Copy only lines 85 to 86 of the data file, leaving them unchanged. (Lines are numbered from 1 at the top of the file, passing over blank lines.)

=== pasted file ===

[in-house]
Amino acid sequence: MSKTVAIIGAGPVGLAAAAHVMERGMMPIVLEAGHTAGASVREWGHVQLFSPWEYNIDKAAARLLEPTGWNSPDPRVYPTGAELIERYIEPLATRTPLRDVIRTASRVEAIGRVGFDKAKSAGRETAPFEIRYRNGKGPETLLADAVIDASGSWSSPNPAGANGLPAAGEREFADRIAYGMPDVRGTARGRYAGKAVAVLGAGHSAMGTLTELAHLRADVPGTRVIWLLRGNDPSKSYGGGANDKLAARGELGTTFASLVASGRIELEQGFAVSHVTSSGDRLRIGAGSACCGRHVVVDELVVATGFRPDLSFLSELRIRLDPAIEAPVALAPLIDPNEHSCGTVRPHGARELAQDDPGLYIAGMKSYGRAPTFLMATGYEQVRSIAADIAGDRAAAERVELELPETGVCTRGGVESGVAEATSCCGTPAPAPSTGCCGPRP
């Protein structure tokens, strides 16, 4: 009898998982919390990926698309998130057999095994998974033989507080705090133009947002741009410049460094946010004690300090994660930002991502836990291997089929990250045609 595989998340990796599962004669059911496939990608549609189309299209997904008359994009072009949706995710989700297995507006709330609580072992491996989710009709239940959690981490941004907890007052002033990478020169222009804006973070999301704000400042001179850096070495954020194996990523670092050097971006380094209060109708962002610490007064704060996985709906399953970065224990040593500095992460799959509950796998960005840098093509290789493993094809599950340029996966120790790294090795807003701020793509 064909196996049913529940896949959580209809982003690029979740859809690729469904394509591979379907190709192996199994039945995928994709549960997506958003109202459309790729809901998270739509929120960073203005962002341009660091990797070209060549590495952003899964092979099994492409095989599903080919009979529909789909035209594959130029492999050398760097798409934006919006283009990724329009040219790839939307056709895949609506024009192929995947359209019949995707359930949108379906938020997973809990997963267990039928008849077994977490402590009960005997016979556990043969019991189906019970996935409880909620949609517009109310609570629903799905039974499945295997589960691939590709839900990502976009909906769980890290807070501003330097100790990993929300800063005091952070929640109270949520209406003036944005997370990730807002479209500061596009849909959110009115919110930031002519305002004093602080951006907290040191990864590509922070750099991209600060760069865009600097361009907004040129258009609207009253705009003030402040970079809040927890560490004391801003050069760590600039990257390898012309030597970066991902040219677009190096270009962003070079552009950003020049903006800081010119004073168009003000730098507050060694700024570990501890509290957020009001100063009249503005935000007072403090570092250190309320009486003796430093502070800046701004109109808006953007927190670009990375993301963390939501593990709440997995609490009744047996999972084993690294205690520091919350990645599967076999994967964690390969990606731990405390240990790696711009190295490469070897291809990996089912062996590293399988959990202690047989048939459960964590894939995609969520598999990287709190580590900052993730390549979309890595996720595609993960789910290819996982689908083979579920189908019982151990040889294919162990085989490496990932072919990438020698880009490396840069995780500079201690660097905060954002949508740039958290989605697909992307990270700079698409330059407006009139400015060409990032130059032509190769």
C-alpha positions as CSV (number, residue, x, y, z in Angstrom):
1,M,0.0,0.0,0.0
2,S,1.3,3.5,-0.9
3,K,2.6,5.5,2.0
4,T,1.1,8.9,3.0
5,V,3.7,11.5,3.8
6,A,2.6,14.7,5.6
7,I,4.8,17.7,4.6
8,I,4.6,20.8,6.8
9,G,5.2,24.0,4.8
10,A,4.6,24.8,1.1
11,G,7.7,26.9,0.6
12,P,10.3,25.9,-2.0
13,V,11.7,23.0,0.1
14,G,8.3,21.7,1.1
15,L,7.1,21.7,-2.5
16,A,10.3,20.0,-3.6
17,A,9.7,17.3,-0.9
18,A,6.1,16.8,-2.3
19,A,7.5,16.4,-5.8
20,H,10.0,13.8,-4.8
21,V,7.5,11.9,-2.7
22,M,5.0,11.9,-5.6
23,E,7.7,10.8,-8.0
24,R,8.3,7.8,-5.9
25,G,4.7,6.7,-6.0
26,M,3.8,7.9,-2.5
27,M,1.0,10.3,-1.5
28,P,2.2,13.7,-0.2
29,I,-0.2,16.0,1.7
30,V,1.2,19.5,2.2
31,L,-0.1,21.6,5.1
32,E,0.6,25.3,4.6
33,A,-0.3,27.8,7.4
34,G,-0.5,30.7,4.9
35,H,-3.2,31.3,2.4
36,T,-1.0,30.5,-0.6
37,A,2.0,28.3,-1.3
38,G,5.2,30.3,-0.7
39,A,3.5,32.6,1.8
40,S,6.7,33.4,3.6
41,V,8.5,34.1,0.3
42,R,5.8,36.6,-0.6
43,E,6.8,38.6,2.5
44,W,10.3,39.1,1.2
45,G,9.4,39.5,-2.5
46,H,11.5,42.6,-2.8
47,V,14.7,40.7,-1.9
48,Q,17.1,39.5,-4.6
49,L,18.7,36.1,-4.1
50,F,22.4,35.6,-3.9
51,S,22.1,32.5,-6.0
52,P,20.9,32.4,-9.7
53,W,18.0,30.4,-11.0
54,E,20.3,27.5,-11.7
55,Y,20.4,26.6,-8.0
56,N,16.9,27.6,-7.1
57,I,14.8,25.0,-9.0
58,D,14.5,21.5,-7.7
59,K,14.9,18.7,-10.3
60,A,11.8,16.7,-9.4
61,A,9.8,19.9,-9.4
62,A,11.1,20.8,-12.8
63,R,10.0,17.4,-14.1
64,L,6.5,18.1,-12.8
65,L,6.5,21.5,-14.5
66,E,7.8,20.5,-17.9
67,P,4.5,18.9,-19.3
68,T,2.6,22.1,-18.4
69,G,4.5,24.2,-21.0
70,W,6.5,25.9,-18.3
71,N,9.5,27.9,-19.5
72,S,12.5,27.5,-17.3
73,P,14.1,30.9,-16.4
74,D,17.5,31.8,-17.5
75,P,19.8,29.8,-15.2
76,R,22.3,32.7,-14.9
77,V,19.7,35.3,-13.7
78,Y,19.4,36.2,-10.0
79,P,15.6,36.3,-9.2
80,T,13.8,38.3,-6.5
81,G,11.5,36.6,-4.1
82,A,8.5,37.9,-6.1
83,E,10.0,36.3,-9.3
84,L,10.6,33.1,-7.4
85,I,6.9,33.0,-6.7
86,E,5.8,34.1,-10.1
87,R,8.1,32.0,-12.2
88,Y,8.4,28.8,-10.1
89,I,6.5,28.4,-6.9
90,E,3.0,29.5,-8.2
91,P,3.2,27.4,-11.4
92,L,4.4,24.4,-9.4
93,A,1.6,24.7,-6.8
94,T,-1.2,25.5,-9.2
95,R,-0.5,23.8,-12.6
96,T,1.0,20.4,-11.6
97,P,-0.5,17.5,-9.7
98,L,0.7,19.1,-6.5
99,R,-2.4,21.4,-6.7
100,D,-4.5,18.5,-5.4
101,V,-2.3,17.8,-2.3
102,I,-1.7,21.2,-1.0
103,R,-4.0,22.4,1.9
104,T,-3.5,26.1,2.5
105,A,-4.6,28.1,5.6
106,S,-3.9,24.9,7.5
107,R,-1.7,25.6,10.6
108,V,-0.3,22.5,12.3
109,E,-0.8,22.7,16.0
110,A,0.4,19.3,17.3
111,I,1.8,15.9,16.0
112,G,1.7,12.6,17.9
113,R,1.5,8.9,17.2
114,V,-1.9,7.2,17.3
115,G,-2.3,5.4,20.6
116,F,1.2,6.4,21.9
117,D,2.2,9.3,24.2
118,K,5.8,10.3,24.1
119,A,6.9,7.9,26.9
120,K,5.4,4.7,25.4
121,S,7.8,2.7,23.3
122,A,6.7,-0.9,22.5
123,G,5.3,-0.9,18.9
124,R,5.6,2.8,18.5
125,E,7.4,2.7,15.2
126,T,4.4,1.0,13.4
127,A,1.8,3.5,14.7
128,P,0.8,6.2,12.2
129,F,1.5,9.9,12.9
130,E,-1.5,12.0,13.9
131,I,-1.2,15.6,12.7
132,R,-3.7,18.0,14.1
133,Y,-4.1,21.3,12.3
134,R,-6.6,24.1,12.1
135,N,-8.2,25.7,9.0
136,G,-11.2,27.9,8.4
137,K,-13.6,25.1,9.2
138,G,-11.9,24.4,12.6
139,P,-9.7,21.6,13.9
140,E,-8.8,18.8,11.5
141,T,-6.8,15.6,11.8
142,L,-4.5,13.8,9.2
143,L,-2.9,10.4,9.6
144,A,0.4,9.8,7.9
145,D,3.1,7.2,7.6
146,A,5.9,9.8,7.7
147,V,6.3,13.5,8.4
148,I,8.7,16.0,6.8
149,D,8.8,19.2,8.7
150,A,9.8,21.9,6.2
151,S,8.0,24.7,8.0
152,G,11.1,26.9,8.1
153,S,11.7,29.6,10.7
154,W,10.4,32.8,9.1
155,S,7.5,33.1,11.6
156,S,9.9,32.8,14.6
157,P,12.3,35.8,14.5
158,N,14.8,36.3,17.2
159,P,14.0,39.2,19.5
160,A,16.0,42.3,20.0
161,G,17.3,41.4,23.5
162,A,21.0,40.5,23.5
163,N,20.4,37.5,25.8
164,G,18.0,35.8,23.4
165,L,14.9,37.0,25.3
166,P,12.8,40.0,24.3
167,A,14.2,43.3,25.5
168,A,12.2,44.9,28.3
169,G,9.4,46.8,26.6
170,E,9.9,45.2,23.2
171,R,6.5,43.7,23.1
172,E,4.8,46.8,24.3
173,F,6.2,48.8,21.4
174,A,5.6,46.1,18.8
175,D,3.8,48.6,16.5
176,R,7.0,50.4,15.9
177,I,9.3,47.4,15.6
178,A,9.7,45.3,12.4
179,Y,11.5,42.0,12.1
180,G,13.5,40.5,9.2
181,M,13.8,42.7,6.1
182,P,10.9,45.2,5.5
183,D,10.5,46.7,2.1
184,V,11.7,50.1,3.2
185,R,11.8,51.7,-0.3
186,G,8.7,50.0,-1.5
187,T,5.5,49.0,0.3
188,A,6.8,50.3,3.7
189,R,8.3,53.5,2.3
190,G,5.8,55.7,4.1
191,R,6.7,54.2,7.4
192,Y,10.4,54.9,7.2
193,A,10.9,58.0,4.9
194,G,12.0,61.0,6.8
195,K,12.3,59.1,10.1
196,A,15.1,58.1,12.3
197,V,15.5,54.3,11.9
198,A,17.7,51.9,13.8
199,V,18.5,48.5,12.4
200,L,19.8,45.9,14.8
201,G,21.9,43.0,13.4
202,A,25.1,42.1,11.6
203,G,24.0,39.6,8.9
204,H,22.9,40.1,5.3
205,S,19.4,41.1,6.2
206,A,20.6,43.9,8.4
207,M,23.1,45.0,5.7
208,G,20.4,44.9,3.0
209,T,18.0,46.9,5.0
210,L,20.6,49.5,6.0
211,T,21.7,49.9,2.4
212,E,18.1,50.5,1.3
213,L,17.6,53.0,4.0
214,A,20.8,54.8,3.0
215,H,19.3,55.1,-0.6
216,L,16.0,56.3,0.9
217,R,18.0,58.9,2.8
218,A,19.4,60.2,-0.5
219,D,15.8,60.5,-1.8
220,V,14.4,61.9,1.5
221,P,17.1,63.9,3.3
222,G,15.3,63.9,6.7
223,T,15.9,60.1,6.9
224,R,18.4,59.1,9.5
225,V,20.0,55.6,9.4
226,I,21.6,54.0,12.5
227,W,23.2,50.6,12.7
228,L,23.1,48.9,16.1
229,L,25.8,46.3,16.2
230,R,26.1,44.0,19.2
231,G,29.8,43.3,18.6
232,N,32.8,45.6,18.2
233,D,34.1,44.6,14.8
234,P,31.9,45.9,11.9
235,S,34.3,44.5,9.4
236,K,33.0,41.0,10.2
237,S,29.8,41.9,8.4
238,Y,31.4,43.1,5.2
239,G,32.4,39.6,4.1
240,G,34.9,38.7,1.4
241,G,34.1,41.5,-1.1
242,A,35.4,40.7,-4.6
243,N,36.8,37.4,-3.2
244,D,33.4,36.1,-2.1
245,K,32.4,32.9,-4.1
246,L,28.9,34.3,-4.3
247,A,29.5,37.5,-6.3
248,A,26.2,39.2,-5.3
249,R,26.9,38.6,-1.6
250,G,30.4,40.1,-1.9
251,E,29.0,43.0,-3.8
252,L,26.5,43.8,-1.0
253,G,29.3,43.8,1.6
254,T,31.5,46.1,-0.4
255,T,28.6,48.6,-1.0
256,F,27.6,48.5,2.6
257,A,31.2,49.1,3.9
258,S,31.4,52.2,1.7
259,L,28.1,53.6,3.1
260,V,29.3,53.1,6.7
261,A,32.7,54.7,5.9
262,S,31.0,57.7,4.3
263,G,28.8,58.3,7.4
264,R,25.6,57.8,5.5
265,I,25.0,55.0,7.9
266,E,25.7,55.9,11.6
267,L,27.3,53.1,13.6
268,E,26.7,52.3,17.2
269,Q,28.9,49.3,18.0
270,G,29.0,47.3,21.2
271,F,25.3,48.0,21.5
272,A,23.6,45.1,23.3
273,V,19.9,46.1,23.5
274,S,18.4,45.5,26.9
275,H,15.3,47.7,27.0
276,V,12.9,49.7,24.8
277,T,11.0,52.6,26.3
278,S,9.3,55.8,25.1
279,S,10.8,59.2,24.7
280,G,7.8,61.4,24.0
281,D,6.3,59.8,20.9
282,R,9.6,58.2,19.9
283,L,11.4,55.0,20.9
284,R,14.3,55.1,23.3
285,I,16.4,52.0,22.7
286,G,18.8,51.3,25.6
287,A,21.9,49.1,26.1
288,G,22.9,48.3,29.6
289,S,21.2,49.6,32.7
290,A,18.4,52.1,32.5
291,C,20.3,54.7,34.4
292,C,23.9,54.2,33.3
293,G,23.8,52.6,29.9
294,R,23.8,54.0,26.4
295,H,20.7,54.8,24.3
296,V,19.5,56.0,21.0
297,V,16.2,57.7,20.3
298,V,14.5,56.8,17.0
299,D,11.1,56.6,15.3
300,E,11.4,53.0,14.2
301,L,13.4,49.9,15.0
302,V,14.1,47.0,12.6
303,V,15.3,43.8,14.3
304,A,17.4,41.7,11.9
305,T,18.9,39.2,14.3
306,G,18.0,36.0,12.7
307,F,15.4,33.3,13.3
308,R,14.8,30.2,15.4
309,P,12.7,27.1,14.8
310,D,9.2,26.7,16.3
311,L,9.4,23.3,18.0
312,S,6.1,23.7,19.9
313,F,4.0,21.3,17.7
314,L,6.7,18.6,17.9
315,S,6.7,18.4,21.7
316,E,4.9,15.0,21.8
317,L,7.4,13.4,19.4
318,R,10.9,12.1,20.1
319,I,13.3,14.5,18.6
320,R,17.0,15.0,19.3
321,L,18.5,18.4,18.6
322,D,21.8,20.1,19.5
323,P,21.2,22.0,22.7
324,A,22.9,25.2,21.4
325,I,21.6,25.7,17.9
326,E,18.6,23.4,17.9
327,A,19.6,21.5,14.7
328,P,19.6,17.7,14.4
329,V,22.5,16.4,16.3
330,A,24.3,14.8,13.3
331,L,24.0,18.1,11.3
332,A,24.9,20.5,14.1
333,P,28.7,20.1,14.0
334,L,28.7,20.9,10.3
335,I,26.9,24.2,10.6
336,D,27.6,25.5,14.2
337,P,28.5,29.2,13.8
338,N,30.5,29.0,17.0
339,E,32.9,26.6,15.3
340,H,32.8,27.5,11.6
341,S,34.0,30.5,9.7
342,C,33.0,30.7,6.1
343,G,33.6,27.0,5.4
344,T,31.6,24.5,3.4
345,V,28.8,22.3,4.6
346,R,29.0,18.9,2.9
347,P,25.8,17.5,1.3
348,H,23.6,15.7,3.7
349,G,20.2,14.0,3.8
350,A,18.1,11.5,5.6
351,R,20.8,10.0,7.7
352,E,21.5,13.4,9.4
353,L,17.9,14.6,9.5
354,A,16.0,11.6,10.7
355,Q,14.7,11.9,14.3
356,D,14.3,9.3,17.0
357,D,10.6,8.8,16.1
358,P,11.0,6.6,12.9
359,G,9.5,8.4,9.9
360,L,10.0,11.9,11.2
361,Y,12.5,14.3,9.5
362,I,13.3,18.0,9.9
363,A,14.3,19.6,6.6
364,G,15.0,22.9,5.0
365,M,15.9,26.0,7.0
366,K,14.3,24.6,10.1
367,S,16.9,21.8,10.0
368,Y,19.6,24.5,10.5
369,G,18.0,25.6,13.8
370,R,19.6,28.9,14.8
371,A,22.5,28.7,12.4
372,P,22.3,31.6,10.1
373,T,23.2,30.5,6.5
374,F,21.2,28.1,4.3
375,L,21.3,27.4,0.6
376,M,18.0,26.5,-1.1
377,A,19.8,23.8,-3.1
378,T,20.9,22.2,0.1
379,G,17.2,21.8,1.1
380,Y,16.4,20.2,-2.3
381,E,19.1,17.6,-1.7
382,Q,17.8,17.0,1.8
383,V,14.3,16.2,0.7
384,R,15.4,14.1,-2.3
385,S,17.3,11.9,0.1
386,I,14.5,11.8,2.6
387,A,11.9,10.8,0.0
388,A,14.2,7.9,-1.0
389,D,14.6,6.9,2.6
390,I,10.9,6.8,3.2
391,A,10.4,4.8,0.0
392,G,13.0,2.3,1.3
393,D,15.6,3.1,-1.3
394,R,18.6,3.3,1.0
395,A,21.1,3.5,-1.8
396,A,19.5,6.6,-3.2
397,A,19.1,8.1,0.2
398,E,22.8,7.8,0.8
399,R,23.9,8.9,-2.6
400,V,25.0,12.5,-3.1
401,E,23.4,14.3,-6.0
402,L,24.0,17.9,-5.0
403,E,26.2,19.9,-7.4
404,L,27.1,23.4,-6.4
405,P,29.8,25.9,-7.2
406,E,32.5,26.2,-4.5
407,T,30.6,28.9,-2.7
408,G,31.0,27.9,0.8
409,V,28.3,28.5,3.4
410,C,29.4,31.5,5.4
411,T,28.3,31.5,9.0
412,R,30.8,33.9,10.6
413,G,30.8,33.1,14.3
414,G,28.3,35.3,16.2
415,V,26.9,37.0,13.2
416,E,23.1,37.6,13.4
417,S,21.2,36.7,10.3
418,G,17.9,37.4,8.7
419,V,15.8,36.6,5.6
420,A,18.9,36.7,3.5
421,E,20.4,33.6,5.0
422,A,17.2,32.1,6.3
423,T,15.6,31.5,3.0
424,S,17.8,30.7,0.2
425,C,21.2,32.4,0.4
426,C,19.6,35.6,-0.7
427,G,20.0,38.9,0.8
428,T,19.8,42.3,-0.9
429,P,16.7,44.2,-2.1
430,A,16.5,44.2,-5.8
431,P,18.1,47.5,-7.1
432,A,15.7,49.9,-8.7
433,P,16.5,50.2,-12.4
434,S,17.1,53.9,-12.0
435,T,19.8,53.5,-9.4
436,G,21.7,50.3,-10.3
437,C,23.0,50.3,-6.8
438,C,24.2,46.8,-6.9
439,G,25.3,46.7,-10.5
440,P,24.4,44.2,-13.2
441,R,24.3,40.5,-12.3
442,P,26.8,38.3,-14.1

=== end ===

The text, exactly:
81,G,11.5,36.6,-4.1
82,A,8.5,37.9,-6.1